Vienna, Austria, February 20, 2012
—The World Bank Group at a workshop in Vienna last week brought together policy makers, experts, bankers and regulators from across Eastern Europe and Central Asia to address debt recovery and business insolvency in the region in an effort to increase access to finance for businesses and encourage economic growth.
The deep recession that followed the global financial crisis in many countries in Eastern Europe and Central Asia has led to a significant increase in loan defaults. With a legacy of high levels of non-performing loans plaguing their balance sheets, and regulatory obstacles to resolving them, banks are not able to free up resources to resume lending, which limits access to finance for businesses and individuals and hinders economic growth.
“Each year, weak loan recovery and cumbersome insolvency mechanisms destroy hundreds of billions of euro in business value,” said Janamitra Devan, World Bank-IFC Vice President for Financial and Private Sector Development. “Effective debt resolution is critical to preserve, wherever possible, the economic fabric and jobs in the countries affected by the crisis.”
The workshop in Vienna followed an announcement in January that the World Bank Group will make $27 billion in funding available over the next two years for emerging economies of Europe and Central Asia affected by the Eurozone crisis. This workshop is one way the World Bank Group brings international expertise and practical advice to markets and our client countries to address this issue in the context of the Eurozone crisis.
The workshop emphasized that the role of governments is to establish an environment conducive for effective, market-led debt resolution. Despite significant reforms, in many countries of the region there remain severe legal and regulatory obstacles to effective loan renegotiation and restructuring.
Participants focused on topics such as using workout solutions outside of traditional court mechanisms, and using alternative dispute resolution to improve the recovery of loans. The more than 110 people attending also discussed how to improve taxation and insolvency regimes to ease loan restructuring and how to educate smaller firms and individuals facing possible defaults.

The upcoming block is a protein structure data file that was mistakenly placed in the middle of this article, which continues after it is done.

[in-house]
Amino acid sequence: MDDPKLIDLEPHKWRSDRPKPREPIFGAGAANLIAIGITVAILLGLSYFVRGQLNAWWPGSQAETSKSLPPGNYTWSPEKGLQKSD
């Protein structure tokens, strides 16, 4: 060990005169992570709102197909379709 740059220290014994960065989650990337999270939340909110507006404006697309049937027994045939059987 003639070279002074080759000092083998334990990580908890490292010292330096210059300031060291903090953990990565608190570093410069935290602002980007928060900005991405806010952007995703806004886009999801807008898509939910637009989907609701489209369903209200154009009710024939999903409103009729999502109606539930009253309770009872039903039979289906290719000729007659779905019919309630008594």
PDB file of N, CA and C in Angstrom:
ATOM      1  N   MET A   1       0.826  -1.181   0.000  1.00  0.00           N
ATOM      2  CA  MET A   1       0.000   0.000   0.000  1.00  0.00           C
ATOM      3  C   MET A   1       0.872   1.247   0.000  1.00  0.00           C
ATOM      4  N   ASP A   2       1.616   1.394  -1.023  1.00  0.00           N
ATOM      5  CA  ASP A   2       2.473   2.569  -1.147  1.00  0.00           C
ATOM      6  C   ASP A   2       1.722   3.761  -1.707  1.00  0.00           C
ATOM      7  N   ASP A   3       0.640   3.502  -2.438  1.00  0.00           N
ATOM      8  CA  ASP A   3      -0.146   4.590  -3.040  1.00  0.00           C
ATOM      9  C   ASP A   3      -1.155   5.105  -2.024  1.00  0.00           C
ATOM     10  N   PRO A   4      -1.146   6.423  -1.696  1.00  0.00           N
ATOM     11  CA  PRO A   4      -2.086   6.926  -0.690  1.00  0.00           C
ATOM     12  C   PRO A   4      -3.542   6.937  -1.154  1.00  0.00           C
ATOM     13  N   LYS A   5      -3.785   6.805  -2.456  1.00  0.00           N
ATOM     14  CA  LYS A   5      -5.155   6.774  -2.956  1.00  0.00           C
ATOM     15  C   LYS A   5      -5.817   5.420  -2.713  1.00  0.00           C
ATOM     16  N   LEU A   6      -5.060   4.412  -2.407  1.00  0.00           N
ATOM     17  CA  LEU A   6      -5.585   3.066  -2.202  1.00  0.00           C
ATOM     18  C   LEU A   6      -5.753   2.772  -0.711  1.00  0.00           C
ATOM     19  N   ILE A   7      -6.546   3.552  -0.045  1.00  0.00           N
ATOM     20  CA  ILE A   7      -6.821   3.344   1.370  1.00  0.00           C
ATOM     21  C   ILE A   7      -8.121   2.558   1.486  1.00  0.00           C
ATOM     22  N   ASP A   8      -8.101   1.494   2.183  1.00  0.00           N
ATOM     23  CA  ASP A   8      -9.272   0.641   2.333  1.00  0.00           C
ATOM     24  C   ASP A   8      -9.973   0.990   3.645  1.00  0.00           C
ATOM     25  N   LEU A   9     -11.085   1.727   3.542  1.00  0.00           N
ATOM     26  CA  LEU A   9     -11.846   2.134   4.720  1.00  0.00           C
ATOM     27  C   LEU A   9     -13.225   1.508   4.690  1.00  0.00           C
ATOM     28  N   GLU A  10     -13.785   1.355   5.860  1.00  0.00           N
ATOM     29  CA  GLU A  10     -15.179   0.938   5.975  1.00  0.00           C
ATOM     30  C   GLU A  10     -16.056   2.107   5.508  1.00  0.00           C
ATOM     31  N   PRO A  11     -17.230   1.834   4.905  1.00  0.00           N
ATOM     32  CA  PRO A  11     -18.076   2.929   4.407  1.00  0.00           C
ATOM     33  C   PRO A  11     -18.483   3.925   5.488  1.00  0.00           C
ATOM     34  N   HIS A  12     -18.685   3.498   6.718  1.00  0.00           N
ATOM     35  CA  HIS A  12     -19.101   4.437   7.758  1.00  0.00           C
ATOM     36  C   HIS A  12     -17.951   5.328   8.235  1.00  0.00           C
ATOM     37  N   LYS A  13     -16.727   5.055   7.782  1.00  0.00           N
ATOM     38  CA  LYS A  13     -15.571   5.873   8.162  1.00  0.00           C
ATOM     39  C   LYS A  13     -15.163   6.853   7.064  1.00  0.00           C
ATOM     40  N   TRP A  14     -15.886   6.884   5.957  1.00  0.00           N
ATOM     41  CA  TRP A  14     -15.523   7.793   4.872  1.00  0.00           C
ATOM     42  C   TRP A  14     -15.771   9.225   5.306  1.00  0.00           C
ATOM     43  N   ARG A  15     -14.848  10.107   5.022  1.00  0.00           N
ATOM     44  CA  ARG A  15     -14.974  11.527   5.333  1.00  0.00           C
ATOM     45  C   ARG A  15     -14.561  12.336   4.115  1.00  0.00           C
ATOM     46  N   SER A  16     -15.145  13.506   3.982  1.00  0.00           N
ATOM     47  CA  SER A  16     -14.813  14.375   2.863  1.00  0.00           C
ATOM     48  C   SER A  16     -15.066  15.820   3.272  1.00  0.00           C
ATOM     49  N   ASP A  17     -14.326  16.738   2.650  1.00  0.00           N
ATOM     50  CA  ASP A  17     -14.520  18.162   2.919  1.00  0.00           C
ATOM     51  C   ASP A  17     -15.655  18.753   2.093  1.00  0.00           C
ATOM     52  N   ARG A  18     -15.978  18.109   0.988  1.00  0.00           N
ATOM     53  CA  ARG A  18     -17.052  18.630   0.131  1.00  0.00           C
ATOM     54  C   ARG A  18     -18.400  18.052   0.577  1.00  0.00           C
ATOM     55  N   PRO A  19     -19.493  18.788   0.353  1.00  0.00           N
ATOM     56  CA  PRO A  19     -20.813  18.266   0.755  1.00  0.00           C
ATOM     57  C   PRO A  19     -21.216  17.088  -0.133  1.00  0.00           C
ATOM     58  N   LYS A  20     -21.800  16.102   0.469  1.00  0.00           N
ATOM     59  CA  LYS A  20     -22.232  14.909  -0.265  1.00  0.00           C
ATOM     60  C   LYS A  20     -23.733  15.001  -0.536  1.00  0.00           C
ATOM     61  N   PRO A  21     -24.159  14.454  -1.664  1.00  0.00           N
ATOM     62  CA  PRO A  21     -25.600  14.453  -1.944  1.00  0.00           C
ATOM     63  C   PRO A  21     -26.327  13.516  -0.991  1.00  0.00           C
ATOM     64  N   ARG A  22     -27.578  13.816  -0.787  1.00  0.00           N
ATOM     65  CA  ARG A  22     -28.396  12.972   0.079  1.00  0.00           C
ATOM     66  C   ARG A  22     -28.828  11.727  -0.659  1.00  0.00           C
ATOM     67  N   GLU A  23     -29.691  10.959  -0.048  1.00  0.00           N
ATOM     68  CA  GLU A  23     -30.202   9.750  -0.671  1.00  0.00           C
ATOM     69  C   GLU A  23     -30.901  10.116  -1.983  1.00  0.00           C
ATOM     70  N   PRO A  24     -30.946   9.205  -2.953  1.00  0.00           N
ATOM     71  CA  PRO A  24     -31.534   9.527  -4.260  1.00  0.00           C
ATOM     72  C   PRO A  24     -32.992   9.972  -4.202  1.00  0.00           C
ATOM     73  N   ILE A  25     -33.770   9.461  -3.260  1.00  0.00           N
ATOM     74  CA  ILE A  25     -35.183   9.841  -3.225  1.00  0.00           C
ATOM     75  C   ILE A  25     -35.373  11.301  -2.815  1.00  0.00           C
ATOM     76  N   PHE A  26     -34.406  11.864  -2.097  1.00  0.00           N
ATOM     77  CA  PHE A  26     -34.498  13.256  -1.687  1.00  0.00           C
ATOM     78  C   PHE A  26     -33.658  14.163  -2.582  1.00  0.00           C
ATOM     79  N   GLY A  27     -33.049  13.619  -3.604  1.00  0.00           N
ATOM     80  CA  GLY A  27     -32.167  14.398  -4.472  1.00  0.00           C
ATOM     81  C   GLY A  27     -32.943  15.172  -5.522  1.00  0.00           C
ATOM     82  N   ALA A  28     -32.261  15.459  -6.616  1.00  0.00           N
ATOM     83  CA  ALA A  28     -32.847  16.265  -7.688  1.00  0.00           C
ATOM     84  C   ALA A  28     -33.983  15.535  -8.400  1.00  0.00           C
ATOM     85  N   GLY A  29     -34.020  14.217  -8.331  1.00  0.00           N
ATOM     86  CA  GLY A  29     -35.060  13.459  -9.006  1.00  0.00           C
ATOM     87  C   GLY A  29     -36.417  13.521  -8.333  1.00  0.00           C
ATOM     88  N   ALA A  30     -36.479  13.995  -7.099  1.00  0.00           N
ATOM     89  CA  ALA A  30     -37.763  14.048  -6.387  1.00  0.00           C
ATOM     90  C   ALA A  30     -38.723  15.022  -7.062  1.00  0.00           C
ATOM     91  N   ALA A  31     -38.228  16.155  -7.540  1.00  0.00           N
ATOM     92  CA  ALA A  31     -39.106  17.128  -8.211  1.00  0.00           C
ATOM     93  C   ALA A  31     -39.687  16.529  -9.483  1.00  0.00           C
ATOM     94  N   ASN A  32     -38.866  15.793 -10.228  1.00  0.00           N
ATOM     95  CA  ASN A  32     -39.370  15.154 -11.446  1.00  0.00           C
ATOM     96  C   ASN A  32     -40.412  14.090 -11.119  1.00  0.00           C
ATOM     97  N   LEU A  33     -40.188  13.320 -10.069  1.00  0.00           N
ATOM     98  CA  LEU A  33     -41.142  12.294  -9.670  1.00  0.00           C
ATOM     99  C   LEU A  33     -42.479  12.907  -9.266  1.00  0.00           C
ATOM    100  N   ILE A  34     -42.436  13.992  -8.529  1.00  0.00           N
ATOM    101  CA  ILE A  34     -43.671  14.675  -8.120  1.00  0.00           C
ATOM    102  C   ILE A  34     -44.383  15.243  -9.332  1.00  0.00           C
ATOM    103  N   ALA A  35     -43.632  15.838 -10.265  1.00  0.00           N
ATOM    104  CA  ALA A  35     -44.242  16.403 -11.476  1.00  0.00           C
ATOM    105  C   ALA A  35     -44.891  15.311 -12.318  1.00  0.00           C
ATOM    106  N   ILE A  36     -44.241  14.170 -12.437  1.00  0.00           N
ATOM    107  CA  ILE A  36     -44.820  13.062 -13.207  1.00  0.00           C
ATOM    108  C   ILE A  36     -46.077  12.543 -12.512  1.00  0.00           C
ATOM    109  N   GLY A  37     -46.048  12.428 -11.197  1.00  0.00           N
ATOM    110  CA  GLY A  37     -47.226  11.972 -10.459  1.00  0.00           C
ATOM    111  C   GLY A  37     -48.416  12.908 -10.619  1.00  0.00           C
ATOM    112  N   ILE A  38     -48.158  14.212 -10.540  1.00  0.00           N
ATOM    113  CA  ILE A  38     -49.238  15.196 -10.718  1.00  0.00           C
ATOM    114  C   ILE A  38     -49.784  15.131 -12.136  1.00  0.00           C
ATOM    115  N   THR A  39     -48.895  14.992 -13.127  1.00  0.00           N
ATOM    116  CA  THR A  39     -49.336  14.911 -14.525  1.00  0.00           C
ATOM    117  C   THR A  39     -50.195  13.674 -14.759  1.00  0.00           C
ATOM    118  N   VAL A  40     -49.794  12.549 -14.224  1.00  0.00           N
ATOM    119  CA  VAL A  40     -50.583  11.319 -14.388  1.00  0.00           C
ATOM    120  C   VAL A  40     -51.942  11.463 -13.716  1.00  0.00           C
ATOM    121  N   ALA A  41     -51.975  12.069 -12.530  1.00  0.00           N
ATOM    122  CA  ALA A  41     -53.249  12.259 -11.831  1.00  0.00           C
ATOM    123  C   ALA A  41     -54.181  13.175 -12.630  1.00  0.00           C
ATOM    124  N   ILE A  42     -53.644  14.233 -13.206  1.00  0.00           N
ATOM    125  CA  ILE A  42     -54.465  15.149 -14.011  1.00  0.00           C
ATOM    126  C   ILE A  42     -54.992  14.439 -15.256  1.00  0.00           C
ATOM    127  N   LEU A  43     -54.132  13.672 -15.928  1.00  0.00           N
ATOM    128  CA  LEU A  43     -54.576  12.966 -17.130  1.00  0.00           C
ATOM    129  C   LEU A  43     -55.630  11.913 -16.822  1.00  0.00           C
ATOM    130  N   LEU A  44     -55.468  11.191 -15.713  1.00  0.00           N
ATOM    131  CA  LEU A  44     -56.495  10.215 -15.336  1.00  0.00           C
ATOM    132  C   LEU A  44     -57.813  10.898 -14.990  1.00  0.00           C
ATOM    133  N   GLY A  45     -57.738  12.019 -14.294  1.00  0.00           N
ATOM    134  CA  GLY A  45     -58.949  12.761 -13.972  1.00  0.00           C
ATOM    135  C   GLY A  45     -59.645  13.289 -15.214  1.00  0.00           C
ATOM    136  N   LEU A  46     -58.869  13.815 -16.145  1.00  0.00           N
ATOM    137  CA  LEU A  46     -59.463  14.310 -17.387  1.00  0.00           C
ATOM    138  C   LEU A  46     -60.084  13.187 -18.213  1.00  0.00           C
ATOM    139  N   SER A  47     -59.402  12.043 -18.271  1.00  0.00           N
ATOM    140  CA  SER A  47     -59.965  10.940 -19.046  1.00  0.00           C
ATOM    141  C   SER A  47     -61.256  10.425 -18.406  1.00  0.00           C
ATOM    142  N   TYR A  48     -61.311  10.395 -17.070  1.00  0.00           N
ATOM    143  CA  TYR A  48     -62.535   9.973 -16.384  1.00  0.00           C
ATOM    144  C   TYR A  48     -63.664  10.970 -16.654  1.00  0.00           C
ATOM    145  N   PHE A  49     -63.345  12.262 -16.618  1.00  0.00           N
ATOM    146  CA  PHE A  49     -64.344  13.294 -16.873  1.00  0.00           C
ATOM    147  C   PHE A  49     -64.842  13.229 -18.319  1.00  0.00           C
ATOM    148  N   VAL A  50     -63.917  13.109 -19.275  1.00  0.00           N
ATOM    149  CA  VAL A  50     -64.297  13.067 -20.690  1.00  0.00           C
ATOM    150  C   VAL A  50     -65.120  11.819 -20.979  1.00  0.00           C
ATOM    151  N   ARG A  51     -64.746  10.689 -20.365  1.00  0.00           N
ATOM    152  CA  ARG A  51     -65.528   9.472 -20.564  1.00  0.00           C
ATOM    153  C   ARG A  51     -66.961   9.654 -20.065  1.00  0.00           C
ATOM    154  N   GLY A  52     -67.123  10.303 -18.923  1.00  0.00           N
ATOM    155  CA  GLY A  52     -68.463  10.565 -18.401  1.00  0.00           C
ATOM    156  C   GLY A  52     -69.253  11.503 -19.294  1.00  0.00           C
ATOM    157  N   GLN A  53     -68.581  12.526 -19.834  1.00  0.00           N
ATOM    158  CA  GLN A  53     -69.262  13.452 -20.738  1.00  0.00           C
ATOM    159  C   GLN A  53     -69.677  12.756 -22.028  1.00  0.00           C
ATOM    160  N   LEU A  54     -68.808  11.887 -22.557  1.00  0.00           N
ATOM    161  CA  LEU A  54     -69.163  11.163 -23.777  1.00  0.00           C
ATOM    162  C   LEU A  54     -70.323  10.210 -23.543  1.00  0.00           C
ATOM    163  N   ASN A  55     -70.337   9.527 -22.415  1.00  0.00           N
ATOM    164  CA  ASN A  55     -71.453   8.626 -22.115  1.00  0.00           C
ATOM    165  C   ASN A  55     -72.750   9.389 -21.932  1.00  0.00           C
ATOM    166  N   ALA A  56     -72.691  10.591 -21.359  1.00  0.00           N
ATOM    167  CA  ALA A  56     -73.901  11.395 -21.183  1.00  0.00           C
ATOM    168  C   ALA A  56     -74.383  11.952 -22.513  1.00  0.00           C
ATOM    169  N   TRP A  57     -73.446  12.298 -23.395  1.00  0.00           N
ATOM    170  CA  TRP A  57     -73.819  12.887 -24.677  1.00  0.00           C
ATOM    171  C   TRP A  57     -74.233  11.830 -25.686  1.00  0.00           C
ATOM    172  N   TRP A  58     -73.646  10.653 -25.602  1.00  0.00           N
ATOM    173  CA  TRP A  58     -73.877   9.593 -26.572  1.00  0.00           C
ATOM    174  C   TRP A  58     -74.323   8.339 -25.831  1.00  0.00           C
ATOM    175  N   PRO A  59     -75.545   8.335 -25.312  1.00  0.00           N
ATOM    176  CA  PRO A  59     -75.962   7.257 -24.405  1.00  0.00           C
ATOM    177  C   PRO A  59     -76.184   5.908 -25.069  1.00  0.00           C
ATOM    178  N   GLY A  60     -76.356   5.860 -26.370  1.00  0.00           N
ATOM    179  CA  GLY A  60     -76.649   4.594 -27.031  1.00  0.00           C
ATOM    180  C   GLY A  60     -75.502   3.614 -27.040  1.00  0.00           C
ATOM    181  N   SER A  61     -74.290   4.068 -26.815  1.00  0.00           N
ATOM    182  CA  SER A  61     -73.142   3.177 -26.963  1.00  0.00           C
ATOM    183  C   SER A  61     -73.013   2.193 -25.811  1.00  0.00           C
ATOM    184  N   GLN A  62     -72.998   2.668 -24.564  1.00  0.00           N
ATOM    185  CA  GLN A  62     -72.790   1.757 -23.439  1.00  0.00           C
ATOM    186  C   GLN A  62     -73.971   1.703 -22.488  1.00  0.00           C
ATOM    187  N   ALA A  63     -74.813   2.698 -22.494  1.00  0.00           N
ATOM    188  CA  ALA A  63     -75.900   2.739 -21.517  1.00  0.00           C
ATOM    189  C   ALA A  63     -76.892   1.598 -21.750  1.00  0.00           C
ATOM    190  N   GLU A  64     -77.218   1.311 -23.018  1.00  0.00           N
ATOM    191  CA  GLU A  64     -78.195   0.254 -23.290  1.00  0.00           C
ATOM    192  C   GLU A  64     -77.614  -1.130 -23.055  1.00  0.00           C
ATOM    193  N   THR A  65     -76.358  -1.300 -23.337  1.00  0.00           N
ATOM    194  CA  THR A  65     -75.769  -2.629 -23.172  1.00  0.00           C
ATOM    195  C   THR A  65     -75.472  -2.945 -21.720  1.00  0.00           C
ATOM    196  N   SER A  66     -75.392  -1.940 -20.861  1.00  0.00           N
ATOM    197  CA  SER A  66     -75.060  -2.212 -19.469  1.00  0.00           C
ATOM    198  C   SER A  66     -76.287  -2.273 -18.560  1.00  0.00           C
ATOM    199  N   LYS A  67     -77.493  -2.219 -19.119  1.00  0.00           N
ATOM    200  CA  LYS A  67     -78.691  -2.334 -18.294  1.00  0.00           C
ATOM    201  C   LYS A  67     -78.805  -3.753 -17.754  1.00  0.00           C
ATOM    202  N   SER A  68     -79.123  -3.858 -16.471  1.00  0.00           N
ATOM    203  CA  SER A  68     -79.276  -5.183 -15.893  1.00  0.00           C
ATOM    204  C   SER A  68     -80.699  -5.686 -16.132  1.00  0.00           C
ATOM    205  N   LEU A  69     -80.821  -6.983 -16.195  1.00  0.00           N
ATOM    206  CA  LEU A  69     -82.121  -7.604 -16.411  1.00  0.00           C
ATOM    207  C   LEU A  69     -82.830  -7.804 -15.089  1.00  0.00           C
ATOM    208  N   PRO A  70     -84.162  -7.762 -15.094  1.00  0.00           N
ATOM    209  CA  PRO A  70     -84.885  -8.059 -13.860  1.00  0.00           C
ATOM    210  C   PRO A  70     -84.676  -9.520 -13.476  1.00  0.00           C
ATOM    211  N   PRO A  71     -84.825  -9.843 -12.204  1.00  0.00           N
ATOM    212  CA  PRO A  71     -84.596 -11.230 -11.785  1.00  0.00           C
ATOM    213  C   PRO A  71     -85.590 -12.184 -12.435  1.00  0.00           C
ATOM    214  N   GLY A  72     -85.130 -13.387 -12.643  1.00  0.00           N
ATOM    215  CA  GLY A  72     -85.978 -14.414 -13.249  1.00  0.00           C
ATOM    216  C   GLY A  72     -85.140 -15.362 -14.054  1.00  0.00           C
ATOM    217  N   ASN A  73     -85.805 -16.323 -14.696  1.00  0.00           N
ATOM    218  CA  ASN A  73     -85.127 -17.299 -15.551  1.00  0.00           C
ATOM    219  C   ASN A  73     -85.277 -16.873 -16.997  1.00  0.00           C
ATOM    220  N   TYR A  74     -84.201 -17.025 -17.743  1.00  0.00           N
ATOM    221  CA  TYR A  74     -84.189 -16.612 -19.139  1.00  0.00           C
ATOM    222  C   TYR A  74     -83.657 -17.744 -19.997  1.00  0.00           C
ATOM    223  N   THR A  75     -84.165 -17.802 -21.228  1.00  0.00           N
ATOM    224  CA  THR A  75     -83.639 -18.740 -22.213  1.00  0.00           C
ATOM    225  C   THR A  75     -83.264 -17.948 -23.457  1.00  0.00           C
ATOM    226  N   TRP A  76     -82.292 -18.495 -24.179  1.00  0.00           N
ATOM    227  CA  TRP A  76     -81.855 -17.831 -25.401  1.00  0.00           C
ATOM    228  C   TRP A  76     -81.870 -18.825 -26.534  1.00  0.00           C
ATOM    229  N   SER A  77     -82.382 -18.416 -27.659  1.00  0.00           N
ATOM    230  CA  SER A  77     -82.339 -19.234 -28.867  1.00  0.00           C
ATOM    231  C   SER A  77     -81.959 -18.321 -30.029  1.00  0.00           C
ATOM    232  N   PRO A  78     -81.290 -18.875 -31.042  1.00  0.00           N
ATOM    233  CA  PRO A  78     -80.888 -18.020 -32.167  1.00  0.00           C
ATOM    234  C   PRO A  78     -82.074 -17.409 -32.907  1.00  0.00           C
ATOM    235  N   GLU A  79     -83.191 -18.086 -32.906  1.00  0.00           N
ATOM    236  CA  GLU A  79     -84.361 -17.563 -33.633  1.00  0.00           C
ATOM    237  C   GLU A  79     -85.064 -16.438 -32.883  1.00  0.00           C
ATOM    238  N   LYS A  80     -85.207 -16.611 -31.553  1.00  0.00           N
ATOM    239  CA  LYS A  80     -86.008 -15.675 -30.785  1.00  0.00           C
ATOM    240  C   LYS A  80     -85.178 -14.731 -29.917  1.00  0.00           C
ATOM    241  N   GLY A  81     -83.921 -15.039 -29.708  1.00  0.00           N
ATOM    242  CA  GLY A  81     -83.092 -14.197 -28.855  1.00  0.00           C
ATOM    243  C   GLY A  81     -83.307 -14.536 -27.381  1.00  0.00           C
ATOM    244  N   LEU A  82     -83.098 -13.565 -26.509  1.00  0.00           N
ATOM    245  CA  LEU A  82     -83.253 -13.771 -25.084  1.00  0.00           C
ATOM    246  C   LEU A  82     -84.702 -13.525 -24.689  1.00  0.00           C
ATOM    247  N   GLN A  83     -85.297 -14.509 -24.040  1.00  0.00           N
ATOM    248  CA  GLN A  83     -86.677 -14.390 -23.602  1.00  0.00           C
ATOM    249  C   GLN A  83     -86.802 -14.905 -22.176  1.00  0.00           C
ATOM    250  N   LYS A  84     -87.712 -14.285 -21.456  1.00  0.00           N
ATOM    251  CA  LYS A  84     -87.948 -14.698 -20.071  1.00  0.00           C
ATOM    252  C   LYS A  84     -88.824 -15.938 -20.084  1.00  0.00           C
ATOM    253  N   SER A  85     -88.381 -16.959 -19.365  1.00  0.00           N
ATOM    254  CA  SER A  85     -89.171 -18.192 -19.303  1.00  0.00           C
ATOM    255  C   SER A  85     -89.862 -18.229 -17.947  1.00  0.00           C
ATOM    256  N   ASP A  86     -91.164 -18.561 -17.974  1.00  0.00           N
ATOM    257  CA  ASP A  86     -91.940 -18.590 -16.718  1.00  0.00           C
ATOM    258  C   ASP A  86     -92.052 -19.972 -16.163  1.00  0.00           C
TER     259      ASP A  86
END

Government officials and private sector representatives from 24 Eastern European and Central Asian countries, ranging from Albania in the south to Latvia in the north, and from Poland in the west to Tajikistan in the east, participated in the workshop and led peer-to-peer discussions on challenges and solutions they have experienced in their home countries. Other participants included senior representatives from the European Investment Bank, the European Bank for Reconstruction and Development, the United Nations Commission on International Trade Law, and the Swiss Economic Cooperation Organization.
The workshop was supported by the government of Austria and benefited from the participation of Austria’s Ministry of Finance, Kontrollbank of Austria, and the National Bank of Austria. The World Bank Group Investment Climate team on Debt Resolution and Business Exit, IFC Advisory Services in Europe and Central Asia, the World Bank Group Europe and Central Asia region, and the World Bank’s new Vienna-based Financial Sector Advisory Center organized the event.
About the World Bank Group
The World Bank Group is one of the world’s largest sources of funding and knowledge for developing countries. It comprises five closely associated institutions: the International Bank for Reconstruction and Development (IBRD) and the International Development Association (IDA), which together form the World Bank; the International Finance Corporation (IFC); the Multilateral Investment Guarantee Agency (MIGA); and the International Centre for Settlement of Investment Disputes (ICSID). Each institution plays a distinct role in the mission to fight poverty and improve living standards for people in the developing world. For more information, please visit